There’s no denying that university is a minefield! With so many events going on at once – and having to balance this with your studies – it can be hard to commit to extra things on top of studies and going out. Still, joining a society is well worth your time: not only is it a great way to make friends who have similar interests to you, but it can also offer brilliant opportunities to cultivate leadership, organisation, and teamwork skills (all of which are super useful to bring up in a job interview!).
With options as varied as Bhangra, Poker, and Film, it can feel overwhelming to make decisions about what to attend. Considering this, you might wonder, ‘How do I narrow down all the societies?!’ – a very fair question, considering how many societies are on offer at LSE. Here are my top tips for choosing between societies at university:
1. Attend ‘Give It A Go’ sessions (or stalk on social media)
Give It A Go sessions are most common at the start of term, where societies organise events to give you a feel for what kinds of events will be on offer if you join their society (which usually involves paying a membership fee). Often, societies may run GIAG sessions for a few weeks, as committee members know that you may be trying out a few different societies, to see what most appeals to you!
But, even if you aren’t able to attend a GIAG session, there are plenty of other ways to find out what happens during this society’s events: for instance, before starting at uni, I had a look at the Instagram/Facebook pages of the societies I was interested in, which often feature past events that the society has held. Additionally, societies often hold events that are paid for separately and open to non-members – for instance, the LGBTQ+ Society recently held a mug-painting class.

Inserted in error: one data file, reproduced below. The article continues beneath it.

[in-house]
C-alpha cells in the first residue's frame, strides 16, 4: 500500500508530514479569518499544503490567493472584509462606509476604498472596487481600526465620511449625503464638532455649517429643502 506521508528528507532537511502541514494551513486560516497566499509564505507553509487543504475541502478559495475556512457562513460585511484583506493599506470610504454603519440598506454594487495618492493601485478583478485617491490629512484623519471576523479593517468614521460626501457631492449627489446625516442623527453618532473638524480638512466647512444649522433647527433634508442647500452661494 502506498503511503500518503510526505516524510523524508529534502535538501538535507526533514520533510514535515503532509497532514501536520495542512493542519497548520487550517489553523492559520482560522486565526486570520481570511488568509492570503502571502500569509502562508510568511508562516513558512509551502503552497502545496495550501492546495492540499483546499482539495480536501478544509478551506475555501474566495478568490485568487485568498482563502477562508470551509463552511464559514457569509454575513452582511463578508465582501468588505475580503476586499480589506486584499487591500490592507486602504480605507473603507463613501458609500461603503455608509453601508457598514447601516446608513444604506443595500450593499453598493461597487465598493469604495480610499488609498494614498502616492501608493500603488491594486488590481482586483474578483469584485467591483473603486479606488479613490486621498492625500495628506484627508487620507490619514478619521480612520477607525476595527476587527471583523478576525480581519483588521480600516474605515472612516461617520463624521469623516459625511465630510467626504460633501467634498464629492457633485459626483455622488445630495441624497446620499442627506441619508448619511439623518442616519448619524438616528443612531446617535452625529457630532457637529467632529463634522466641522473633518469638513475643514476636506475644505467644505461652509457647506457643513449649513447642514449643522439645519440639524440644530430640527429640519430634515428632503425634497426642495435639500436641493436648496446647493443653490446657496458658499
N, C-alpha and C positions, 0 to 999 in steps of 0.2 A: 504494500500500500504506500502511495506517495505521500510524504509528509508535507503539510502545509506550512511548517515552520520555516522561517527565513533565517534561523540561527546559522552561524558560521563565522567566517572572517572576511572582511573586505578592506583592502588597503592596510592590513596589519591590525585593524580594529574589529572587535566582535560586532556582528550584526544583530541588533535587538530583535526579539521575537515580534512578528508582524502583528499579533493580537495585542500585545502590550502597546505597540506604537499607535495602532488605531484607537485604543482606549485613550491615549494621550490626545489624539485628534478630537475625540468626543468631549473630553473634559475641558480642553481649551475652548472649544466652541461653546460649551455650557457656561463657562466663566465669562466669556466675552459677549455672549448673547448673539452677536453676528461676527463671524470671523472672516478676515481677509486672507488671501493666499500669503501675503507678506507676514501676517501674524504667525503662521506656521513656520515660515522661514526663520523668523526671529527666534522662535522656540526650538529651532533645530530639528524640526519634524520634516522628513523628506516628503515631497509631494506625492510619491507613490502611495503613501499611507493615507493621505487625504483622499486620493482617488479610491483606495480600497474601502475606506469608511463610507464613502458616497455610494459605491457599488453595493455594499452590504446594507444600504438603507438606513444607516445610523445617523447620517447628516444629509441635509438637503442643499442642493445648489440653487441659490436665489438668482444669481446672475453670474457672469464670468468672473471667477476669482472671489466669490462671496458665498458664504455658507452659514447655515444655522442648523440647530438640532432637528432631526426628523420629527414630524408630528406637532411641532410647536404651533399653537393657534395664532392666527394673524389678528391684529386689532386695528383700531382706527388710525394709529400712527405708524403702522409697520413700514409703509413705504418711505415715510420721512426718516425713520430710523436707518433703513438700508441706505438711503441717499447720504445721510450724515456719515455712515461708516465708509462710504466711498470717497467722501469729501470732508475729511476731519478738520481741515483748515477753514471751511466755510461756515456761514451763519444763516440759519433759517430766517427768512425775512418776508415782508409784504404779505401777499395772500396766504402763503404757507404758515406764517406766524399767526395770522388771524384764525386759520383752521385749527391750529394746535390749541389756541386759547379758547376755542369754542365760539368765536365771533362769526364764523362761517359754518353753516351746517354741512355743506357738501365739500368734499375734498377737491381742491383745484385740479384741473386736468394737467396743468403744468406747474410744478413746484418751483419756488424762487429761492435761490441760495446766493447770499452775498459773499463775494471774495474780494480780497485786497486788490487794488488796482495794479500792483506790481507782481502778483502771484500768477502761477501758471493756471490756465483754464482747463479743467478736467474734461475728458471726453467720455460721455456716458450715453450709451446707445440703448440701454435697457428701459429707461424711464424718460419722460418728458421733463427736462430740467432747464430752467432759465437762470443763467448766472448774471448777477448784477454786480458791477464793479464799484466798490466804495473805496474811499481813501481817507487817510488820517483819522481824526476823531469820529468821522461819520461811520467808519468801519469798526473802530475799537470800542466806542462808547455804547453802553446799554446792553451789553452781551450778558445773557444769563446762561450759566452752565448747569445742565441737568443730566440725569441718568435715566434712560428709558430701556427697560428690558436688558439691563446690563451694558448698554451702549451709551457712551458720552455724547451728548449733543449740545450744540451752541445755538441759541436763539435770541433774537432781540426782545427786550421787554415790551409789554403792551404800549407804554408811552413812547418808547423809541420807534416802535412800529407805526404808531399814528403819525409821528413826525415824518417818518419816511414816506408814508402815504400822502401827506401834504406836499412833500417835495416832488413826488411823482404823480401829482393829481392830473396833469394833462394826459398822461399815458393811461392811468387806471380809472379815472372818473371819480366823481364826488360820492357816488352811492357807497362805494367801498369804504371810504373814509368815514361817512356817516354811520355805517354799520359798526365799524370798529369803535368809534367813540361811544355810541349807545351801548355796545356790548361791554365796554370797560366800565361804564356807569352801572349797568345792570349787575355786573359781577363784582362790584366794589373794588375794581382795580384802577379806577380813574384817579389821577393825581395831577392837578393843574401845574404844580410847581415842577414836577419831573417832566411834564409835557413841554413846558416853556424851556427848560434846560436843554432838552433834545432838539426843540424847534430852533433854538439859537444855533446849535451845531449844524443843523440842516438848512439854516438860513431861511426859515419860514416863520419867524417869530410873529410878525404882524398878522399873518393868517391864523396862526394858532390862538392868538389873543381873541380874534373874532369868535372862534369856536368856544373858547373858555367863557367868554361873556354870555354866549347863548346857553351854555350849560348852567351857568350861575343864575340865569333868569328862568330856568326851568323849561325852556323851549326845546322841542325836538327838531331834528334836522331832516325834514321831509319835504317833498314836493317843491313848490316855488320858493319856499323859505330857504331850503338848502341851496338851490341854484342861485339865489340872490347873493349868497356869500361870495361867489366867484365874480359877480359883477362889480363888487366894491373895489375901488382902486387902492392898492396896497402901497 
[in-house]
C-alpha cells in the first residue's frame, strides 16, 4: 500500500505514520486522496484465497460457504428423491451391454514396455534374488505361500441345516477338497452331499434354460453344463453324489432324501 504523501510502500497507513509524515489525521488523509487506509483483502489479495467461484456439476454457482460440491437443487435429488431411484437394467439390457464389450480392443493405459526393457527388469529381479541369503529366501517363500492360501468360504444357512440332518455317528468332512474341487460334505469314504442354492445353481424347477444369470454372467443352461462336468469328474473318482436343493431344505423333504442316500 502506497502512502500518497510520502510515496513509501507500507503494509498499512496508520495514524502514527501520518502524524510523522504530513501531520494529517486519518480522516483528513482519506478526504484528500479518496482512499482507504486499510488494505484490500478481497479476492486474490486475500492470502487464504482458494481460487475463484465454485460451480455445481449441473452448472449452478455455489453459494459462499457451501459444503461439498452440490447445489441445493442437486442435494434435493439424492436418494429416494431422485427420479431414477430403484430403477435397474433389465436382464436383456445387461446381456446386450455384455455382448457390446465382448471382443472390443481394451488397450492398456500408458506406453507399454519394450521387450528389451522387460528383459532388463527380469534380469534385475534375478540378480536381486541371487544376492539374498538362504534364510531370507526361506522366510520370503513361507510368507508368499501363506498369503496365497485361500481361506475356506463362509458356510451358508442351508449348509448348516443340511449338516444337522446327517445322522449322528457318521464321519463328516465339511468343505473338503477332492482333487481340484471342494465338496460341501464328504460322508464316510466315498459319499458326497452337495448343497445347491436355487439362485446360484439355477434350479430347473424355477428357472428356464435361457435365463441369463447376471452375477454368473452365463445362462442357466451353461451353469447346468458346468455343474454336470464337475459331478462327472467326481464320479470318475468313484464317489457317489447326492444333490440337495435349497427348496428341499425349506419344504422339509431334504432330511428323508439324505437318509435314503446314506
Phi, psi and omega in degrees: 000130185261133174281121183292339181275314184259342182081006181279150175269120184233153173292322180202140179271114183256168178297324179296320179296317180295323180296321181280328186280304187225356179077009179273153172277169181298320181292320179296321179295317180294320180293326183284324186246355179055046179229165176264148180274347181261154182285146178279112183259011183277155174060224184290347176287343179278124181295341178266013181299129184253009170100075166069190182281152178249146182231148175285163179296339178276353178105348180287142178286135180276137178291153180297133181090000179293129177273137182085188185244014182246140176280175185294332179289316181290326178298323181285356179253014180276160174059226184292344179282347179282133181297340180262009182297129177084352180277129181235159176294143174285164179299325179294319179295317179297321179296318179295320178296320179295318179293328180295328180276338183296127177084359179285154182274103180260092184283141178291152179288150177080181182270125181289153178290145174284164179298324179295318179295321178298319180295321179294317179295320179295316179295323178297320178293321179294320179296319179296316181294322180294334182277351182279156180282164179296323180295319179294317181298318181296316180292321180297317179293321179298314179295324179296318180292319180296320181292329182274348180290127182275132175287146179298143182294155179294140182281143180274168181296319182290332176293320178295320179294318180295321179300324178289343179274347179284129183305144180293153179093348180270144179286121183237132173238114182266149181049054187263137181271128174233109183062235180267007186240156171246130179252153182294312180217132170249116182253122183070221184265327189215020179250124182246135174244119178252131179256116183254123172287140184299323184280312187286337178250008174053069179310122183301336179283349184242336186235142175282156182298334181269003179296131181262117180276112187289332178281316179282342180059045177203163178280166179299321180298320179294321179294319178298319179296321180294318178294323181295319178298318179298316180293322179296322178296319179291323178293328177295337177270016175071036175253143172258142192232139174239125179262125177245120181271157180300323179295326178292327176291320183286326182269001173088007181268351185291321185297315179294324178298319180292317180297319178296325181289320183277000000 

2. Rule of 3 (don’t overdo it!)
There will certainly be societies you are more immediately drawn to than others. This is not to say that you should just focus on those (you never know – maybe pushing yourself out of your comfort zone could open up a whole new hobby for you!). However, it is likely that you can discard quite a few societies based on instinct: ‘Do I really want to sacrifice my time to this every week over other things?’. For example, while I am a huge tea-lover, I realised that attending Tea Society wasn’t necessarily the best idea for me, because I had other priorities that I wanted to spend more time on. I would still recommend following the societies you’re mildly interested in on Instagram though, in case they do a one-off event or a collab with another society that interests you!
Realistically, though, even the most dedicated of us can only attend 3-4 societies (I say this as someone who regularly over-commits to things). My advice is:
- Choose one sporting activity to keep healthy and let off steam during term time – even if you’re not hugely into sports, options like Yoga mean you can stretch muscles after spending days hunched over your laptop studying! Additionally, a lot of social events (like Wednesday Sports Night) are held by sports societies, so it’s worth joining for that.
- Choose one hobby/interest to relax and meet people with similar interests (for instance Album Soc)